Molecular serum signature of treatment resistant depression

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Rationale: A substantial number of patients suffering from major depressive disorder (MDD) do not respond to multiple trials of anti-depressants, develop a chronic course of disease and become treatment resistant. Most of the studies investigating molecular changes in treatment-resistant depression (TRD) have only examined a limited number of molecules and genes. Consequently, biomarkers associated with TRD are still lacking. Objectives: This study aimed to use recently advanced high-throughput proteomic platforms to identify peripheral biomarkers of TRD defined by two staging models, the Thase and Rush staging model (TRM) and the Maudsley Staging Model (MSM). Methods: Serum collected from an inpatient cohort of 65 individuals suffering from MDD was analysed using two different mass spectrometric-based platforms, label-free liquid chromatography mass spectrometry (LC-MSE) and selective reaction monitoring (SRM), as well as a multiplex bead based assay. Results: In the LC-MSE analysis, proteins involved in the acute phase response and complement activation and coagulation were significantly different between the staging groups in both models. In the multiplex bead-based assay analysis TNF-α levels (log(odds) = −4.95, p = 0.045) were significantly different in the TRM comparison. Using SRM, significant changes of three apolipoproteins A–I (β = 0.029, p = 0.035), M (β = −0.017, p = 0.009) and F (β = −0.031, p = 0.024) were associated with the TRM but not the MSM. Conclusion: Overall, our findings suggest that proteins, which are involved in immune and complement activation, may represent potential biomarkers that could be used by clinicians to identify high-risk patients. Nevertheless, given that the molecular changes between the staging groups were subtle, the results need to be interpreted cautiously.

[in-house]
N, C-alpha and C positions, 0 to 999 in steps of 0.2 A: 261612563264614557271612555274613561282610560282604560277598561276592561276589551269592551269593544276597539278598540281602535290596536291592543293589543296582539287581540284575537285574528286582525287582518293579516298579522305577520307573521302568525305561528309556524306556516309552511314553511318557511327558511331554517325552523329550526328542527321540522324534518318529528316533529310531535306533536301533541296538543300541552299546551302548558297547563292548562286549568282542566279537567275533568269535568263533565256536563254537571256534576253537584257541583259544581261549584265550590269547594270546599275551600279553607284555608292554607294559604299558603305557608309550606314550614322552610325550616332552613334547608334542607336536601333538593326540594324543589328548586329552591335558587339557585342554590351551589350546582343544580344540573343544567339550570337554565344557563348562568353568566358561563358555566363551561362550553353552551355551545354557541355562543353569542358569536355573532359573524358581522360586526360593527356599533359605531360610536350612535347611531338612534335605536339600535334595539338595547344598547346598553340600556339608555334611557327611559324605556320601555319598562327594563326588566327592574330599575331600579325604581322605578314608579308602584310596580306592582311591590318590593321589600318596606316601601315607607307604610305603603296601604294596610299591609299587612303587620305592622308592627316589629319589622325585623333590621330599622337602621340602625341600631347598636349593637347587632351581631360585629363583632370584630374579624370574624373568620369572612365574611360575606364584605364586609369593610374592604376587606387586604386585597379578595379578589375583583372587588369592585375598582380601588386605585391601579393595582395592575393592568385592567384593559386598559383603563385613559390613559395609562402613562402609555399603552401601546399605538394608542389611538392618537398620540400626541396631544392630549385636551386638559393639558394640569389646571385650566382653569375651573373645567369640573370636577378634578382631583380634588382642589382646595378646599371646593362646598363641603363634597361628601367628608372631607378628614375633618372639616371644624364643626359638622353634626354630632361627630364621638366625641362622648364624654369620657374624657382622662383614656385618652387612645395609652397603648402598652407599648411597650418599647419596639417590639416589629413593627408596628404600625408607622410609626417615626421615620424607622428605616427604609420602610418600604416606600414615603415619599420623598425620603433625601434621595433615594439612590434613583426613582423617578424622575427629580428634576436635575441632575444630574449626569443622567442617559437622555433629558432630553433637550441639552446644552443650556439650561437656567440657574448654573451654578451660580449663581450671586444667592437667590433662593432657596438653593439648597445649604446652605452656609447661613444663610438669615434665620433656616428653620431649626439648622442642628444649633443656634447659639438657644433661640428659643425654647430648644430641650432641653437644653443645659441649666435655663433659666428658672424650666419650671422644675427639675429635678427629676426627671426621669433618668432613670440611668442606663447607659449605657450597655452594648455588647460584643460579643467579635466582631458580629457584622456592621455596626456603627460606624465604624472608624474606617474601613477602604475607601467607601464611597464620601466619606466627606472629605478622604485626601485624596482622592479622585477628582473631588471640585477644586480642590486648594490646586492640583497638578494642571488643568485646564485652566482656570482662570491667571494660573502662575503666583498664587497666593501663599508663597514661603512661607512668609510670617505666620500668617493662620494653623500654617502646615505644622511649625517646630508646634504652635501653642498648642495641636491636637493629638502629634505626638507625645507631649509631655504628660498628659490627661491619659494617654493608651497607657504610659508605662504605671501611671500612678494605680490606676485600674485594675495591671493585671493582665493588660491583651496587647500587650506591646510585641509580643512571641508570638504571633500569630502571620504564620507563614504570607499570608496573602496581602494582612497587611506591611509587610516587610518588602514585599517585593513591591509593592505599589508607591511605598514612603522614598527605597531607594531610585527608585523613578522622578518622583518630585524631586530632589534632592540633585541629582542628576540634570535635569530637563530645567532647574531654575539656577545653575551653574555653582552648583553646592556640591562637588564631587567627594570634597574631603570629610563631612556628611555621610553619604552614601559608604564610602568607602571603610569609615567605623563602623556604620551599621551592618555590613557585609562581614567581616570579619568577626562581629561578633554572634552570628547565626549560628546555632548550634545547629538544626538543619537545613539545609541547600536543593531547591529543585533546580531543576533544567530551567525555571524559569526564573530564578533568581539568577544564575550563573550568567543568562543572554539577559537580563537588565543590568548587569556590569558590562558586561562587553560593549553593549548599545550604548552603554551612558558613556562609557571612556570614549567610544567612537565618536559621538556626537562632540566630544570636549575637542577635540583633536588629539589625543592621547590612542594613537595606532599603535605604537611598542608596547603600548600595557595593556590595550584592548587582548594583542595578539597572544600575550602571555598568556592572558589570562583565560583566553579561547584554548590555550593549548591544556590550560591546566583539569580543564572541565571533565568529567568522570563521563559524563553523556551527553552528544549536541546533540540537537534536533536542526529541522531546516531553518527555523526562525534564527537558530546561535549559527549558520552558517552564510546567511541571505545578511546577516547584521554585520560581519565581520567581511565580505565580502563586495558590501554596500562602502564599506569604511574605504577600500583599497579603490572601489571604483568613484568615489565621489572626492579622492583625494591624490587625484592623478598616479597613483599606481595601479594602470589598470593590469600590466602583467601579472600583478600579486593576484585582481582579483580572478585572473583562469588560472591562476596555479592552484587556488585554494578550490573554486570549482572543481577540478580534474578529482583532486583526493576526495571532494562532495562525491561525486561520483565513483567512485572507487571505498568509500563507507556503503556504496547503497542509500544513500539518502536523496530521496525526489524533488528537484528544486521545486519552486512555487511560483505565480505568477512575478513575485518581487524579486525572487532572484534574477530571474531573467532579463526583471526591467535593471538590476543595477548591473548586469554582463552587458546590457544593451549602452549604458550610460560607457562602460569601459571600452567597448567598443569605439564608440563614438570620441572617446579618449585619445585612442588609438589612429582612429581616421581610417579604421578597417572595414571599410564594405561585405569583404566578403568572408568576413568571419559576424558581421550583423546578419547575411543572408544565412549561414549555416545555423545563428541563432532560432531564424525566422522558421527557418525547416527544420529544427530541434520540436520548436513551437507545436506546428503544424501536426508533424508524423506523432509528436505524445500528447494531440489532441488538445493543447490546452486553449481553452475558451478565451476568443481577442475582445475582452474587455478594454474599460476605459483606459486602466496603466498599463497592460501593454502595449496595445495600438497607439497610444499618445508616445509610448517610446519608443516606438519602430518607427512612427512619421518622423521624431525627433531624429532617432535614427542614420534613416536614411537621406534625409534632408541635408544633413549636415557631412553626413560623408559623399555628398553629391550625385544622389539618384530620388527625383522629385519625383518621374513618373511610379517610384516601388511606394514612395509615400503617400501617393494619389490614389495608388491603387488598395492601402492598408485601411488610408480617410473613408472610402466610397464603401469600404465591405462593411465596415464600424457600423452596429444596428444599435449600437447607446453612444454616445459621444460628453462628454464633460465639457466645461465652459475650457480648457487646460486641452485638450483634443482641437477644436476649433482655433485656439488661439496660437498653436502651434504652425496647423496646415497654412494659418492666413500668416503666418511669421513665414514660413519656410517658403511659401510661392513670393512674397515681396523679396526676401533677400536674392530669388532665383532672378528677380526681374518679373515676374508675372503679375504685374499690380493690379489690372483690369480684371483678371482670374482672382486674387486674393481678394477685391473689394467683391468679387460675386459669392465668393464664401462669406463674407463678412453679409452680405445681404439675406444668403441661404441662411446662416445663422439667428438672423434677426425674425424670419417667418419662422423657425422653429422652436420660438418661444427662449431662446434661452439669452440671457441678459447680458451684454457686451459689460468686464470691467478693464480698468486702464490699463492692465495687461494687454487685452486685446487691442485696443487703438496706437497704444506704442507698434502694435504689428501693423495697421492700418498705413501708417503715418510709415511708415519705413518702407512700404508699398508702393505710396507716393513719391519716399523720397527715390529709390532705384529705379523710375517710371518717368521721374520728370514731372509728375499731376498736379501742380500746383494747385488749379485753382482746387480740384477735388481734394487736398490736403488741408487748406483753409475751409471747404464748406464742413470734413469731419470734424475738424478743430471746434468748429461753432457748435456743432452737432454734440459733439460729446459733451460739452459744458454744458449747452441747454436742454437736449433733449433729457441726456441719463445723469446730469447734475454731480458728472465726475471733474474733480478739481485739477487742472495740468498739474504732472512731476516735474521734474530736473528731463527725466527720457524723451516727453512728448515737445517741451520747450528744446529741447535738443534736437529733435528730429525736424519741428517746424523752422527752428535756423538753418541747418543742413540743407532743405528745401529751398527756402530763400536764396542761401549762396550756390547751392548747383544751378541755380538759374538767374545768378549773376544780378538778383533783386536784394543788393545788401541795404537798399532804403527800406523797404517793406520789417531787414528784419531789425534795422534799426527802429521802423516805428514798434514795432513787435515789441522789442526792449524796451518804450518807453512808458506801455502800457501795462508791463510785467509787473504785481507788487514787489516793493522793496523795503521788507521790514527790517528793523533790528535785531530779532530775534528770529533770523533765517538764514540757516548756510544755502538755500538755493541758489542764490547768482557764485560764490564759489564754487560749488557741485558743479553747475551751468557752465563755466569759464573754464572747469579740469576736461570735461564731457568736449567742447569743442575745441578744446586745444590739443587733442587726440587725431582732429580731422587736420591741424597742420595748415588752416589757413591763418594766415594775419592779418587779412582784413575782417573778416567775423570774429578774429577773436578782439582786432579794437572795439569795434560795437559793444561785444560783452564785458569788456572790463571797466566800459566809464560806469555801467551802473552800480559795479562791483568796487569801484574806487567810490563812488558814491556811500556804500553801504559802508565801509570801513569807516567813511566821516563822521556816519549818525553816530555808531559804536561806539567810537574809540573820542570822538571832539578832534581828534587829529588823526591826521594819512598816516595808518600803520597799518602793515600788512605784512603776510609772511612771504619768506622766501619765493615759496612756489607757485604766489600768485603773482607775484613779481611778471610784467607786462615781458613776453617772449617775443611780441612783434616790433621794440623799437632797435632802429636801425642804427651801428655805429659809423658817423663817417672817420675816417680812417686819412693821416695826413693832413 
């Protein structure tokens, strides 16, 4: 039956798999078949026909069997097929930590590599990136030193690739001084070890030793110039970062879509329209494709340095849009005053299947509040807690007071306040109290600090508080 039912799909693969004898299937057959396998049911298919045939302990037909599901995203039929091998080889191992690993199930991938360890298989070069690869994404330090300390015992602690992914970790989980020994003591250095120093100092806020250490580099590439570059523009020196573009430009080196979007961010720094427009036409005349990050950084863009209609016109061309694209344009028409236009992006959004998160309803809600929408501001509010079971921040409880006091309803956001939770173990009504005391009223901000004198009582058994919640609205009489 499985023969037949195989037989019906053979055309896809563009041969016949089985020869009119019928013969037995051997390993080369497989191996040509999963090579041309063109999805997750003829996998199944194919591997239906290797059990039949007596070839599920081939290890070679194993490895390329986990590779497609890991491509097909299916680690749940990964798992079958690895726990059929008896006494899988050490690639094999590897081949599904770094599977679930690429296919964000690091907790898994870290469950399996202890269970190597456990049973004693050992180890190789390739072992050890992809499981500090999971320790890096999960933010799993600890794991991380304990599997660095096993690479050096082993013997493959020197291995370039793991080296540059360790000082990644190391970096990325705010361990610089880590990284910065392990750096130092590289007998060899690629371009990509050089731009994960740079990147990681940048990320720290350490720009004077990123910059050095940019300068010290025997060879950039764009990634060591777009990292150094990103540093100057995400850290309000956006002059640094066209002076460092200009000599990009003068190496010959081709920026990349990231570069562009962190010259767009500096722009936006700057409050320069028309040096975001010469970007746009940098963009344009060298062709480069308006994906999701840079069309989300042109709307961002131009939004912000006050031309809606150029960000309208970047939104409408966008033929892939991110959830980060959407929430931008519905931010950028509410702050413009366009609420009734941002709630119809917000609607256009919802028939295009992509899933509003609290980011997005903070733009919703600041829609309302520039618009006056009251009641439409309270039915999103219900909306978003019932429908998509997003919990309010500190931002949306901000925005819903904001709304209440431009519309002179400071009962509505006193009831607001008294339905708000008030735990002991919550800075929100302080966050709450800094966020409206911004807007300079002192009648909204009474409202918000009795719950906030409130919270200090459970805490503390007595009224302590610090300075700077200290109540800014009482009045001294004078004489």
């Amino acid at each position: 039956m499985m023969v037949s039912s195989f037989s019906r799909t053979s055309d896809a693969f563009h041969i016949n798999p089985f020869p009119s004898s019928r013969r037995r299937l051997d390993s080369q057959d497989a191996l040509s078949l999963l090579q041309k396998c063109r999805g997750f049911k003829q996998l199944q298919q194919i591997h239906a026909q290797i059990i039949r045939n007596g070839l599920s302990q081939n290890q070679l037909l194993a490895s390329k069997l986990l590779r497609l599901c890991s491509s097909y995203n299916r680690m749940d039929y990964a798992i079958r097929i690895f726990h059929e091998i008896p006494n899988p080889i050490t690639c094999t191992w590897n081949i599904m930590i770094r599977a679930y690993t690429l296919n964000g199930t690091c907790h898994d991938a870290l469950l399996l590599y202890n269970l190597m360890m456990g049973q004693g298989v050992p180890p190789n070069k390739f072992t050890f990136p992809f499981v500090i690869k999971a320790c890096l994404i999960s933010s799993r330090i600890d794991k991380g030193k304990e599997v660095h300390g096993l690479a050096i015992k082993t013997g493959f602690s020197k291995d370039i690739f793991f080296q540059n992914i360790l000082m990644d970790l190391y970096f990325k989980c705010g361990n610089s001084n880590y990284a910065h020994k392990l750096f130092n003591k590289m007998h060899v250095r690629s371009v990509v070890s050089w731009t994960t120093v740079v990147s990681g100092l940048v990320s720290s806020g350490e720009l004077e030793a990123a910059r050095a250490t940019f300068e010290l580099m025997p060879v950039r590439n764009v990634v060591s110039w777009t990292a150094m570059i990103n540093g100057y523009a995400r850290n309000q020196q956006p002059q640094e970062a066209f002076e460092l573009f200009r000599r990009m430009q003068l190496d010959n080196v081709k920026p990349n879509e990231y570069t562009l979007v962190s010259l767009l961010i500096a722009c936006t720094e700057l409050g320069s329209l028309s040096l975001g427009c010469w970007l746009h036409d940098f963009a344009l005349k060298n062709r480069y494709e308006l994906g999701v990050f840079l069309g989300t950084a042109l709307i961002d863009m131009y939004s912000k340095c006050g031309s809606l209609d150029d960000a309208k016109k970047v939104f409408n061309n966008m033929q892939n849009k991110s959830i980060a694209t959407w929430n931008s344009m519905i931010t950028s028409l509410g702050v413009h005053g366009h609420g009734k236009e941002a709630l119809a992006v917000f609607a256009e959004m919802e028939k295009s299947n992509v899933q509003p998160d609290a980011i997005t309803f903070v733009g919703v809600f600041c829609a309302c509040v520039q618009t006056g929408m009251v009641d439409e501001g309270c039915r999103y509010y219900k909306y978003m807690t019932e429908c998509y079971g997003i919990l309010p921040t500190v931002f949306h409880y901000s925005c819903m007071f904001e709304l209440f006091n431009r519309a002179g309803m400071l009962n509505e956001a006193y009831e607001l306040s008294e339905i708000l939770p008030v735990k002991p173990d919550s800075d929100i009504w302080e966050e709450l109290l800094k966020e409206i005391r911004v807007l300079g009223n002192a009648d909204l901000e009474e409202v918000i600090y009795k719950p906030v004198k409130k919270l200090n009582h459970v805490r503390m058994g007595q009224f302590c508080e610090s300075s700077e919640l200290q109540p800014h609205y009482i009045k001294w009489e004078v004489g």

Ruland, T., Chan, M. K., Stocki, P., Grosse, L., Rothermundt, M., Cooper, J. D., … Bahn, S. (2016). Molecular serum signature of treatment resistant depression. Psychopharmacology, 233(15–16), 3051–3059.

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